I’m happy to talk music more if that’s what you want.
You see all these people wearing Black Flag T-shirts now and that band probably was playing to 12 people back in the day.
The music on Tyranny and Virtue moves in so many more directions than a Strokes song would typically move.

The orginal article.

Summary of “What’s Helped Me Get Out of My Head and Do Things That Scare Me”

Now, the aim of the exercise on one level seemed obvious: to teach us to be more forthright, in businesses, in our relationships, in life.
Thus we can go home and feel more comfortable speaking our truth, asking for what we want, and generally showing up in life more confidently.
In the moment I was so much more resilient, confident, creative, and connected than I’d given myself credit for.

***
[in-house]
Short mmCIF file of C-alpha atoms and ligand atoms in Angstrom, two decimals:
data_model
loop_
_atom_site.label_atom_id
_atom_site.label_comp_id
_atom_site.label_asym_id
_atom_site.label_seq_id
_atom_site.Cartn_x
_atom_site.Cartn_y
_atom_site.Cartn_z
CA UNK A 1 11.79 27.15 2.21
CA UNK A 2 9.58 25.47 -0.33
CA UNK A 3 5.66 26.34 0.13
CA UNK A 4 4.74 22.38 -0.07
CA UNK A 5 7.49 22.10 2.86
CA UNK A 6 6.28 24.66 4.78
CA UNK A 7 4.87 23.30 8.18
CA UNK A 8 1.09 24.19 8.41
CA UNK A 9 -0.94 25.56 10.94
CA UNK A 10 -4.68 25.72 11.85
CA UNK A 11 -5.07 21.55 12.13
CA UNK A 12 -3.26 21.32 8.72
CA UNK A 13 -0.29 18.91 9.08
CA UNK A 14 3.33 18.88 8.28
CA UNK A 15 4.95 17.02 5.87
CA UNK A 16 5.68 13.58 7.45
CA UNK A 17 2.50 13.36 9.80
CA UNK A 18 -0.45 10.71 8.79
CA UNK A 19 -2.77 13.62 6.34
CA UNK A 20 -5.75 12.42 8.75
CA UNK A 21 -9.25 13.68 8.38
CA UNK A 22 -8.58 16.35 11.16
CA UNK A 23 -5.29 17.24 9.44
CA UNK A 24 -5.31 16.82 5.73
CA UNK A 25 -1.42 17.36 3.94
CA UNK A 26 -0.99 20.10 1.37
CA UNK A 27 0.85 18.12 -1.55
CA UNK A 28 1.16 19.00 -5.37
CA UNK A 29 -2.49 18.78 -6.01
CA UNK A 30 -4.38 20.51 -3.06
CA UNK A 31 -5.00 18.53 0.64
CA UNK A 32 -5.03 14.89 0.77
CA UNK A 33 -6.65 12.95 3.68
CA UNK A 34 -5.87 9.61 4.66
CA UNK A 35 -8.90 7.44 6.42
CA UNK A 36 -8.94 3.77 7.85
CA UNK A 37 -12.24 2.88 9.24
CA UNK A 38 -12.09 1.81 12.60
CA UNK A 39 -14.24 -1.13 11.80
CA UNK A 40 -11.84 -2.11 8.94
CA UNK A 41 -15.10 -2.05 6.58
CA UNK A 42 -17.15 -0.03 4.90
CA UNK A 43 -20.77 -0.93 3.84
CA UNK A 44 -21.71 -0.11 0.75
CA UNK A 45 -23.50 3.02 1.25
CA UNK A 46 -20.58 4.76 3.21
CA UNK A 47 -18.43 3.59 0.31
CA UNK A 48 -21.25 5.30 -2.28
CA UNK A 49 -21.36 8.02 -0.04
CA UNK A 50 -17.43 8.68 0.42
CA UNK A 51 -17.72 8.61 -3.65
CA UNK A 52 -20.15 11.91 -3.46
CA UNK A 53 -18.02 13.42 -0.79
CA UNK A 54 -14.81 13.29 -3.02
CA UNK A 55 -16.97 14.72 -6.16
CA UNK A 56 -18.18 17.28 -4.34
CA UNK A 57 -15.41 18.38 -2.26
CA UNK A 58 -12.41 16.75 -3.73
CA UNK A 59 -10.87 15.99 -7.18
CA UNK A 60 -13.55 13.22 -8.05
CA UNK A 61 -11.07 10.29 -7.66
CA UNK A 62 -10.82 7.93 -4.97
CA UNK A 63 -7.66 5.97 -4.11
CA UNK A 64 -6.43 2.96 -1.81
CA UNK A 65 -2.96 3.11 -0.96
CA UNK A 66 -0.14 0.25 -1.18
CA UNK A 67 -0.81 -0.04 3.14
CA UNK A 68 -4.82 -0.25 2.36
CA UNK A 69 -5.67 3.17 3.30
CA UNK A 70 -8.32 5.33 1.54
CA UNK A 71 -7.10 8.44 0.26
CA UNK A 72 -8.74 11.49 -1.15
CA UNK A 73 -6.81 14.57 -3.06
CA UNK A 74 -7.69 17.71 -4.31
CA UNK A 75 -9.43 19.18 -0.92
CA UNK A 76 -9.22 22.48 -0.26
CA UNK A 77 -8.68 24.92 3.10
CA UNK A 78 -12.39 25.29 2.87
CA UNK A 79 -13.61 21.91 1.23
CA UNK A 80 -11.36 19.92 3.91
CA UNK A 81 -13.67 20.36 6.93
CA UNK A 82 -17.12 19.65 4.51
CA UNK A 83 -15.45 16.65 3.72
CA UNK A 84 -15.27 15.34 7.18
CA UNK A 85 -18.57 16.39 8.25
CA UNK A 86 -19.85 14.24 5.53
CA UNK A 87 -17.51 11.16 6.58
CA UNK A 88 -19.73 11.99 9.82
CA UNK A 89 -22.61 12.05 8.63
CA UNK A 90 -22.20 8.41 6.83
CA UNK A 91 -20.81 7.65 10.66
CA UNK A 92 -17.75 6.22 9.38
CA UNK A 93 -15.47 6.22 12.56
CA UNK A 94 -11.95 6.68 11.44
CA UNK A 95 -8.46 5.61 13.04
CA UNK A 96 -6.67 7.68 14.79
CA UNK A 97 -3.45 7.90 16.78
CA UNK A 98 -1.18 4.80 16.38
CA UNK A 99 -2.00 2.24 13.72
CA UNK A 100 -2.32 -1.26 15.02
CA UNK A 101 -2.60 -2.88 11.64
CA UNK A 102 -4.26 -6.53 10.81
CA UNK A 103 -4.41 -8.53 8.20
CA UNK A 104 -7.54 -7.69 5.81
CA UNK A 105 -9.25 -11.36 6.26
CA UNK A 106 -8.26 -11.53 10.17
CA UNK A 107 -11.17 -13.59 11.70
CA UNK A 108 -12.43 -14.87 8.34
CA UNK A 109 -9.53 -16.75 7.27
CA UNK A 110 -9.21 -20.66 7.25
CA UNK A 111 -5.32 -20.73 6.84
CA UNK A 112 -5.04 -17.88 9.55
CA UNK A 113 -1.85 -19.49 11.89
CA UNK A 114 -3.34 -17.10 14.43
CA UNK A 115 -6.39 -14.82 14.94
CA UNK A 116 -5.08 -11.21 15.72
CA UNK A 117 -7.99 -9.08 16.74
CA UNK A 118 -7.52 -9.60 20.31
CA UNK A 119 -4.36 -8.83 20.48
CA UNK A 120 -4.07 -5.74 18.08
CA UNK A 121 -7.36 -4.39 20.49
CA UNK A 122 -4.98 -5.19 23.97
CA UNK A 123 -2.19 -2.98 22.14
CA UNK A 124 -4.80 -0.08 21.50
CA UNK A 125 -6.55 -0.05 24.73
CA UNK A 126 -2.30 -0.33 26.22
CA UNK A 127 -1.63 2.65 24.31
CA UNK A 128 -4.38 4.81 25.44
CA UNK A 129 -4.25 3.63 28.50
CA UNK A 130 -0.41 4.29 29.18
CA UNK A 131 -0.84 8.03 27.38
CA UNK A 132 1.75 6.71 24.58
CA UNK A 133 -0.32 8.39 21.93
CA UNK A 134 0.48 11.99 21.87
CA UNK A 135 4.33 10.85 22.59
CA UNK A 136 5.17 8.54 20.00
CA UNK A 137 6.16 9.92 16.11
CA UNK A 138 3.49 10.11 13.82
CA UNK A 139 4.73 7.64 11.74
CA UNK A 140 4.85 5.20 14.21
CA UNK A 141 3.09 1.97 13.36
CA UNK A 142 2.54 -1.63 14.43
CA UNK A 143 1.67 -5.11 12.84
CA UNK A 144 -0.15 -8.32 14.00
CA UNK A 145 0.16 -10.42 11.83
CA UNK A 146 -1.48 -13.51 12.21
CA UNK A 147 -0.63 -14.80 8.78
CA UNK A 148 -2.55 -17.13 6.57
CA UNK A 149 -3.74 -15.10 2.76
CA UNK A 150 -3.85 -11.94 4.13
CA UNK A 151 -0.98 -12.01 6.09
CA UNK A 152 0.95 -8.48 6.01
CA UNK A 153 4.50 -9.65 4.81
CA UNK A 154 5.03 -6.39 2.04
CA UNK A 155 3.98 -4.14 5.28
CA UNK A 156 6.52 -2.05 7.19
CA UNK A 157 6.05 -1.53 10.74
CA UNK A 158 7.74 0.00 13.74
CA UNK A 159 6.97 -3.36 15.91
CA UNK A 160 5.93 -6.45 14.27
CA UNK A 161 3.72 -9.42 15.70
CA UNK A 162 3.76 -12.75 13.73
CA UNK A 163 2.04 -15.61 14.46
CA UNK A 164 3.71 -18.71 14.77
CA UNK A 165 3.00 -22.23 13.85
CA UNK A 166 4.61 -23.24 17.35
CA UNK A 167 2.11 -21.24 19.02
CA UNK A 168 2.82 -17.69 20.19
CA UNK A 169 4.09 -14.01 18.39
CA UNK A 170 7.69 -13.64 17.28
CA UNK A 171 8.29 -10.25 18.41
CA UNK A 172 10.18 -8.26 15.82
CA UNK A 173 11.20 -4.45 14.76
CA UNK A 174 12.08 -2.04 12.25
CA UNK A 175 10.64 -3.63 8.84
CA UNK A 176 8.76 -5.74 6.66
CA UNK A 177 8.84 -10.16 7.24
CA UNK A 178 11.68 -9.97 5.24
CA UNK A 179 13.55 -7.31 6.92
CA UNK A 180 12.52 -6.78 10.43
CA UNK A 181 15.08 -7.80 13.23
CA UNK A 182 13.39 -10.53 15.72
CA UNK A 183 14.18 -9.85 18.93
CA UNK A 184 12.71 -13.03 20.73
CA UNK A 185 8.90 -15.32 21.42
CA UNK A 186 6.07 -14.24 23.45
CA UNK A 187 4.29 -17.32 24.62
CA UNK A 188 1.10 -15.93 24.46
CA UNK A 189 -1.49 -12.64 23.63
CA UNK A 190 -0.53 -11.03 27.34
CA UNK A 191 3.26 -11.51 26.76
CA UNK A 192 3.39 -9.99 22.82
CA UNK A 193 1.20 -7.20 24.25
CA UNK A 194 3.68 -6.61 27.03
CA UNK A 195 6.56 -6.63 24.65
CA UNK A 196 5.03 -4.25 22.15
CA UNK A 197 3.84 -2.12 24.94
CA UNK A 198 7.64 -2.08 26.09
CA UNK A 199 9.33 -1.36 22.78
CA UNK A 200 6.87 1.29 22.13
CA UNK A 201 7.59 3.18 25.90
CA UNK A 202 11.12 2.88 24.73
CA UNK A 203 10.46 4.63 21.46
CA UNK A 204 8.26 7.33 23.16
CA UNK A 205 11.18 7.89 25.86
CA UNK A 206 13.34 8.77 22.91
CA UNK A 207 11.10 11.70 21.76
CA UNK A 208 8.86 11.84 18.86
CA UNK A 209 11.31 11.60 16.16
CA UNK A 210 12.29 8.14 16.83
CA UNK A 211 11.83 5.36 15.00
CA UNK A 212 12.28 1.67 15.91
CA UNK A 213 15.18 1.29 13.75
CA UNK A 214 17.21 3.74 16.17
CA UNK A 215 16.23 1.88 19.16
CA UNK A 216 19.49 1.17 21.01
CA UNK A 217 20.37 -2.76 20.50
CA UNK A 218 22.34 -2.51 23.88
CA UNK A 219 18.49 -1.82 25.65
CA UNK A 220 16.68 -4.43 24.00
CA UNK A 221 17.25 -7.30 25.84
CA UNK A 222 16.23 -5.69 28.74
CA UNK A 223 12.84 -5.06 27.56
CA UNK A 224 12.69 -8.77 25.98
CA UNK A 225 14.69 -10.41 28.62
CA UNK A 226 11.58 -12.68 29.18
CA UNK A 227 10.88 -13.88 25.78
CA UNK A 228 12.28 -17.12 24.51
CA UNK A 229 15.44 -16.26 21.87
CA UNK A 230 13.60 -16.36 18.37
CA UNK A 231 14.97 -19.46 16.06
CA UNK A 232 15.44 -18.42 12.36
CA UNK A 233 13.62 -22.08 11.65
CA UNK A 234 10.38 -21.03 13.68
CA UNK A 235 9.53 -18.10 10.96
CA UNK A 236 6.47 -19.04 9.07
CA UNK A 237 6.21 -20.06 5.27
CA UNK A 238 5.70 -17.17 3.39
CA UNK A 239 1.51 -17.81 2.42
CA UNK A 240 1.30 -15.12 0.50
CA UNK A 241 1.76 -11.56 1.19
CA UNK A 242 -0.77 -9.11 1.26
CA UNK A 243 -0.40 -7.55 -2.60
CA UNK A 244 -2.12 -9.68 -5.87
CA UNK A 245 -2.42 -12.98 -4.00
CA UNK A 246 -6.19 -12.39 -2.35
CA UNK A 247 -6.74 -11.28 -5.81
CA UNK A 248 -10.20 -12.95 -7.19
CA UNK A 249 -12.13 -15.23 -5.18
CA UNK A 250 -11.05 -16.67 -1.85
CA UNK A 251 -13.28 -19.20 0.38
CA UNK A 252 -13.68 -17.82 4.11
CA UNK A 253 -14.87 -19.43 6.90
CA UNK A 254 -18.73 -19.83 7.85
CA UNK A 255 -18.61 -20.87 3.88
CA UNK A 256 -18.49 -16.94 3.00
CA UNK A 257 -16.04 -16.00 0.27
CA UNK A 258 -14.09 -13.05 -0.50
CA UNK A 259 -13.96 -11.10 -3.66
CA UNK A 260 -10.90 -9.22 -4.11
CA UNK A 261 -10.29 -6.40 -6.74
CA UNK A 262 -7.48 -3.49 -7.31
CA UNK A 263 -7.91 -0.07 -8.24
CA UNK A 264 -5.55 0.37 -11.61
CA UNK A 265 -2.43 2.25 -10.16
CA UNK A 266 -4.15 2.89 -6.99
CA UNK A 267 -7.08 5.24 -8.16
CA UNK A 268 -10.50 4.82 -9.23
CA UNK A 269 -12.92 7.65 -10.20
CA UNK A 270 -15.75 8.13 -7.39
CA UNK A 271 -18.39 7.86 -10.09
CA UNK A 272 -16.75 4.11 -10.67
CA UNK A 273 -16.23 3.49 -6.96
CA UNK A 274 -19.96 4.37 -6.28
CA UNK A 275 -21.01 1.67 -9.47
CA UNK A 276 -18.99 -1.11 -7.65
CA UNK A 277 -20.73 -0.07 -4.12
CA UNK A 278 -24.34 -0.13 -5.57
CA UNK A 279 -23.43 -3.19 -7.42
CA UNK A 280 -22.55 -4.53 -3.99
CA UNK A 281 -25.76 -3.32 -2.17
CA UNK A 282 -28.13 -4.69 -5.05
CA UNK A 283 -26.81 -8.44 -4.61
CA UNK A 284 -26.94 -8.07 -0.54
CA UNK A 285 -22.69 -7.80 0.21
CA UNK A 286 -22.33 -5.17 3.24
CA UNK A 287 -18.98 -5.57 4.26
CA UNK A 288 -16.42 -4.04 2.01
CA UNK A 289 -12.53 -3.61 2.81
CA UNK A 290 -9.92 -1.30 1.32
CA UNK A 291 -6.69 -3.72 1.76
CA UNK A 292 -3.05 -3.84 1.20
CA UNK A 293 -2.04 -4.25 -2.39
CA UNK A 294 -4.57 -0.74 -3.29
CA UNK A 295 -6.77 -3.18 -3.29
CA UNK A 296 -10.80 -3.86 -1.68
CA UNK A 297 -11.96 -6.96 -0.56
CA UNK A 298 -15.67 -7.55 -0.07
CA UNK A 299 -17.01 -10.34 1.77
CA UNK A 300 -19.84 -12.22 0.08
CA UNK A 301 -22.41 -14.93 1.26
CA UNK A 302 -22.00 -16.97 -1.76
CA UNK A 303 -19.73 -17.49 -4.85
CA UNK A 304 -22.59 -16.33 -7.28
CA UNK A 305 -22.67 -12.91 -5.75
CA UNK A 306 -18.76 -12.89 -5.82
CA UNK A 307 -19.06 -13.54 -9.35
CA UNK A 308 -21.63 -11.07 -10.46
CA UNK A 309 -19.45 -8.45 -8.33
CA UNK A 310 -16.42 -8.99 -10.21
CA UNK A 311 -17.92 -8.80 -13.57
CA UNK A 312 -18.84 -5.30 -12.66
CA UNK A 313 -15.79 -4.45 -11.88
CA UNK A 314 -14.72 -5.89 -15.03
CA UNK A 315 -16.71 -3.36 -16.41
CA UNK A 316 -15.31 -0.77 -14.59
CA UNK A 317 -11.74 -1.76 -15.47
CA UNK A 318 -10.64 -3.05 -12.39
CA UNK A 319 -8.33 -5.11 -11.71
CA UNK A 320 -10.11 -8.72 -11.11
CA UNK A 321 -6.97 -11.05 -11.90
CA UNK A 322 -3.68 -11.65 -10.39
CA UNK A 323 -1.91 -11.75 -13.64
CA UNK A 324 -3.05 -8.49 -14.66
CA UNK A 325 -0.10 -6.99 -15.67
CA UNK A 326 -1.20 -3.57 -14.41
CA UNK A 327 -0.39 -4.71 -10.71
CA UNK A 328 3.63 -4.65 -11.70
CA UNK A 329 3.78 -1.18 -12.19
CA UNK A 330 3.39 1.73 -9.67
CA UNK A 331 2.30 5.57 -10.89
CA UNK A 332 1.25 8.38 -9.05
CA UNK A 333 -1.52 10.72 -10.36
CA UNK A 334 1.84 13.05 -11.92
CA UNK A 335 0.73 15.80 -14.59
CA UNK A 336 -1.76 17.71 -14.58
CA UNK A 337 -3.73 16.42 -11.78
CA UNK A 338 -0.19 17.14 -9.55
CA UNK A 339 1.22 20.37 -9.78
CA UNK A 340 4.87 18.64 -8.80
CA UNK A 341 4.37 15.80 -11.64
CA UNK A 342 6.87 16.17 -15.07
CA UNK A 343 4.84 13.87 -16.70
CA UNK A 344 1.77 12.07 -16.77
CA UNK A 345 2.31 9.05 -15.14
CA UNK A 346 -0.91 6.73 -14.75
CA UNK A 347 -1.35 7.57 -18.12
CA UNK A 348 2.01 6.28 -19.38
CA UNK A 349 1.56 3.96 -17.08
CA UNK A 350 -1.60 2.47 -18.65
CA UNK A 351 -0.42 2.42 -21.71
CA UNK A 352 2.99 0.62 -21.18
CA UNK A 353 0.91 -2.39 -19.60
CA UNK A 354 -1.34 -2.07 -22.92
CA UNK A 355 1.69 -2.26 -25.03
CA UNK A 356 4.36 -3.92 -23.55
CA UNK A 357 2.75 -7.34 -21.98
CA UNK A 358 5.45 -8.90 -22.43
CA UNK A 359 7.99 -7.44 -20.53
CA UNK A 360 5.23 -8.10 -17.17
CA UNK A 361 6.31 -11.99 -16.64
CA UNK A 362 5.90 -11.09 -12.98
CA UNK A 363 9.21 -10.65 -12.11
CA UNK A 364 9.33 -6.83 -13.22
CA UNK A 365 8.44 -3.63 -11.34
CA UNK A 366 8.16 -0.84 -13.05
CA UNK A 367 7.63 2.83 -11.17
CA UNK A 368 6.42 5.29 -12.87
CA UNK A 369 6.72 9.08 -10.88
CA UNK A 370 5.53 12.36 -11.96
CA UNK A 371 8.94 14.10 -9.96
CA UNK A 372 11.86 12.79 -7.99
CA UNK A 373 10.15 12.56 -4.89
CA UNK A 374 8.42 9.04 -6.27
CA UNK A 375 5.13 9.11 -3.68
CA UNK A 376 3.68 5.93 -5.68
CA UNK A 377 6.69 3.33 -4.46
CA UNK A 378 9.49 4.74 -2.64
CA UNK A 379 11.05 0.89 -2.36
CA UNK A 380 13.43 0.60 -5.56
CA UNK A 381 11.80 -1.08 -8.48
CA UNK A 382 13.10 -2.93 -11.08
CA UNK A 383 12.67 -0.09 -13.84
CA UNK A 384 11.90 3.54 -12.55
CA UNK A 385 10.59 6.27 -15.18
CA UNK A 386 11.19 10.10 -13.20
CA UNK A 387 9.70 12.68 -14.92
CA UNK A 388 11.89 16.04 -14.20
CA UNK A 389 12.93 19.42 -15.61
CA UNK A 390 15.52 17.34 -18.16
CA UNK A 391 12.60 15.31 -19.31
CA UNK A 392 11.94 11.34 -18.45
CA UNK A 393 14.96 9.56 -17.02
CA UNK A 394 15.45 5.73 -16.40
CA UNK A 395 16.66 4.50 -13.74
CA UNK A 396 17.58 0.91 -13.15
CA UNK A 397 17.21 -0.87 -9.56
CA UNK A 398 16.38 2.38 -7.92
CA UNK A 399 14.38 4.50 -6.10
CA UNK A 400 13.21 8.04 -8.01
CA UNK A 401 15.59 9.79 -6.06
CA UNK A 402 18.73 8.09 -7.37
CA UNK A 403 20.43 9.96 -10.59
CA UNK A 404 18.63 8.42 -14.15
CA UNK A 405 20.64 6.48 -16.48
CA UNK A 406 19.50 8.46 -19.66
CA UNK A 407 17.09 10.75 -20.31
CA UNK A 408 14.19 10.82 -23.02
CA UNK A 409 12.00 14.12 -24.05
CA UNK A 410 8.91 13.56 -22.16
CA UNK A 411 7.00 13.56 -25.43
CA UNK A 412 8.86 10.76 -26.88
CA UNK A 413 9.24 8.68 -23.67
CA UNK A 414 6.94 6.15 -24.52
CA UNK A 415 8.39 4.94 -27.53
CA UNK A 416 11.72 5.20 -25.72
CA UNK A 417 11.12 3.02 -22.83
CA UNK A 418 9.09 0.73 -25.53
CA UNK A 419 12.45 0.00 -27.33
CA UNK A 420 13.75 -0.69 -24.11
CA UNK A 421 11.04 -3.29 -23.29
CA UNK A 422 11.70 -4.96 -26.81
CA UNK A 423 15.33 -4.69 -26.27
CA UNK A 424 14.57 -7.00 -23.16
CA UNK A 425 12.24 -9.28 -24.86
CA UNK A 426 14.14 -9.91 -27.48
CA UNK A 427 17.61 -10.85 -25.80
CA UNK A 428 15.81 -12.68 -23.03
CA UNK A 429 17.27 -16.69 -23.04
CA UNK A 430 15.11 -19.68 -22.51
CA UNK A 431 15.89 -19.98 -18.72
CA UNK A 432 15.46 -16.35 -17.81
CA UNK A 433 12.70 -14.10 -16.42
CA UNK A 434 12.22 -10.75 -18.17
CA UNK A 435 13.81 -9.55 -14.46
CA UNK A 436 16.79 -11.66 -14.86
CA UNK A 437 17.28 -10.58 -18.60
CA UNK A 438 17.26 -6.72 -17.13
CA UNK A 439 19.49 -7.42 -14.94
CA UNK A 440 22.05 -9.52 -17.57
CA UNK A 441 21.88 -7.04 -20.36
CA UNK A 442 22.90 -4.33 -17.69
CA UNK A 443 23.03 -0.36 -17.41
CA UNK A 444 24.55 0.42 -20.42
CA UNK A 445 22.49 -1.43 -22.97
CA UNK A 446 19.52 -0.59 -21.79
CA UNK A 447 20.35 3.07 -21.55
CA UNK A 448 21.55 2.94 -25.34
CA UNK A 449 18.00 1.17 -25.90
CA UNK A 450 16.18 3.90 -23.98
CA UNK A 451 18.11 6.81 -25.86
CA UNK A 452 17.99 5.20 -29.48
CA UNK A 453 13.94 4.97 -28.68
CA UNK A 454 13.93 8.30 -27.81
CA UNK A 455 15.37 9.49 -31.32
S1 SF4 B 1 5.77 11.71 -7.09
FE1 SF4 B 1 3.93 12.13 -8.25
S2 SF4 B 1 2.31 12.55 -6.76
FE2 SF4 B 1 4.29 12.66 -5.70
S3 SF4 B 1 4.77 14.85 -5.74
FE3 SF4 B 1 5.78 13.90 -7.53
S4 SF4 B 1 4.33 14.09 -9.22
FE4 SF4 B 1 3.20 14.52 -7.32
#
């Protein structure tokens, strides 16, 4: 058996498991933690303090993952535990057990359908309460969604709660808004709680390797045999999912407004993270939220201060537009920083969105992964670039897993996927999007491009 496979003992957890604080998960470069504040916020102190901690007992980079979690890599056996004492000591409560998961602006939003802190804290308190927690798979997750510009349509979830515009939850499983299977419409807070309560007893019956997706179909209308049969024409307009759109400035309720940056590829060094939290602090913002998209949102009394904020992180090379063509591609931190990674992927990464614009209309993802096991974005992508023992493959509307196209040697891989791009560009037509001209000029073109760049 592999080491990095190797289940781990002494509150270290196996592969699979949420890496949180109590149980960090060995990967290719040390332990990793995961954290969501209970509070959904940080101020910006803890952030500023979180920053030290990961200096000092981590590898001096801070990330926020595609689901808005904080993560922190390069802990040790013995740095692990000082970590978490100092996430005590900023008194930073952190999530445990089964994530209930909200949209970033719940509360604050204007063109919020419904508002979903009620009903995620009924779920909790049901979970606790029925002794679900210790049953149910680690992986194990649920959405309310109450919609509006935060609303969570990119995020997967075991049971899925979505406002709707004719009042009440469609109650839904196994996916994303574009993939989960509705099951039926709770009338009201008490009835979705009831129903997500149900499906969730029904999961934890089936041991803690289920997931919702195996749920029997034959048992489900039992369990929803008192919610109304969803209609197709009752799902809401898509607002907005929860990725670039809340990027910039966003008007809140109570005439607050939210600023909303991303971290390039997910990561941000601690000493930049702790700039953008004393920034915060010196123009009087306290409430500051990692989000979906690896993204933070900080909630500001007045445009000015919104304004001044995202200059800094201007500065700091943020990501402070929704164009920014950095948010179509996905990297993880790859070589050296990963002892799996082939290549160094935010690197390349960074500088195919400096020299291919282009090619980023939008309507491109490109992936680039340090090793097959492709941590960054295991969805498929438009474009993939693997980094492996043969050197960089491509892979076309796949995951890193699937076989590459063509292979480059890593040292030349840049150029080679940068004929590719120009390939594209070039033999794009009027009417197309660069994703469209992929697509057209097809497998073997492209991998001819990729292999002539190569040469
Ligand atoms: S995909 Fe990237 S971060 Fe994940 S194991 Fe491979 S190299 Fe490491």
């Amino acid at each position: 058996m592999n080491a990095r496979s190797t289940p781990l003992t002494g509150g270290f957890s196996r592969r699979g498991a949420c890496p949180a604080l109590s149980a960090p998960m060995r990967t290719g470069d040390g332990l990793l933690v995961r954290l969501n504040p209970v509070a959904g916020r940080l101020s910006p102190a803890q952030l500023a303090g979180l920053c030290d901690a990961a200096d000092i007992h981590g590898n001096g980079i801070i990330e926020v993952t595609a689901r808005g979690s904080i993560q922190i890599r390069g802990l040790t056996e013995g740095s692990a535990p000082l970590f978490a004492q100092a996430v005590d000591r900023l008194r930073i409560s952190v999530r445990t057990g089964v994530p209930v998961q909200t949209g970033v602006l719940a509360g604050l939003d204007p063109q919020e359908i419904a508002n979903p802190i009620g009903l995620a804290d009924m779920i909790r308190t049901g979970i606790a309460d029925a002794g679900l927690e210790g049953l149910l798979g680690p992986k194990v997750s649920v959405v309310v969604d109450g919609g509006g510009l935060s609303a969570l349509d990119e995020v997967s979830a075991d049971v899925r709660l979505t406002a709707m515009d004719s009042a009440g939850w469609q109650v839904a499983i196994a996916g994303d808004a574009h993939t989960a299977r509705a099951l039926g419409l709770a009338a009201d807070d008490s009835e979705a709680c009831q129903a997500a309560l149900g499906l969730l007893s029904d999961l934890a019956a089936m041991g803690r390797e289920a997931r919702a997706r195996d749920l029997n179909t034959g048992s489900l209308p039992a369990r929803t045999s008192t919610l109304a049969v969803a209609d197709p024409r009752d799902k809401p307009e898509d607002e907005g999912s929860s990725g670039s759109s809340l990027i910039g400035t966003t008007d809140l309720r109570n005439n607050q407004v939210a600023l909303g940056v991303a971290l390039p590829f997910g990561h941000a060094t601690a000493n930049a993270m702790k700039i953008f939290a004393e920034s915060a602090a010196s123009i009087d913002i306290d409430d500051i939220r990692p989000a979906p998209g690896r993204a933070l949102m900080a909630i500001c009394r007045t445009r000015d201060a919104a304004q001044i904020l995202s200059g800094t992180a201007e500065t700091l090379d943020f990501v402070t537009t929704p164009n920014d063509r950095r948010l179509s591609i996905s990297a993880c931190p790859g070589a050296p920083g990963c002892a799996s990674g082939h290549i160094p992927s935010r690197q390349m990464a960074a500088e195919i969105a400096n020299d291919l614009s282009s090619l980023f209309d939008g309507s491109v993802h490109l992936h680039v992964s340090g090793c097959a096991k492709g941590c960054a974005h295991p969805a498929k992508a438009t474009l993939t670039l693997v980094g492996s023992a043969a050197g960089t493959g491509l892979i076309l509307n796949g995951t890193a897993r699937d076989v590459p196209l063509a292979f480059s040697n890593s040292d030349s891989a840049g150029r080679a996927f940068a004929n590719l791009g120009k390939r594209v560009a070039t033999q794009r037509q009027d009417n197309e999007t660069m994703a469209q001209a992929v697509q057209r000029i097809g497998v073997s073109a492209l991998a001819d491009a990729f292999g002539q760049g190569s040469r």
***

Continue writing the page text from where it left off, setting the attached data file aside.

We get so stuck in our thinking that we can almost talk ourselves out of doing things we want to do.
The more we can explore this and shine a light on what’s going on, the more grounded and confident we become.
I stay more in the moment, which means when I’m at work I’m no longer in my head wondering if people will want to hire me, or what they think of me, or if I’m going to be able to get them the results they want.
In doing so I can have so much more impact than if I was trying to second-guess the situation or worrying about what will happen next.
These are people who want to become more impactful and influential leaders in their careers, relationships, and community.

The orginal article.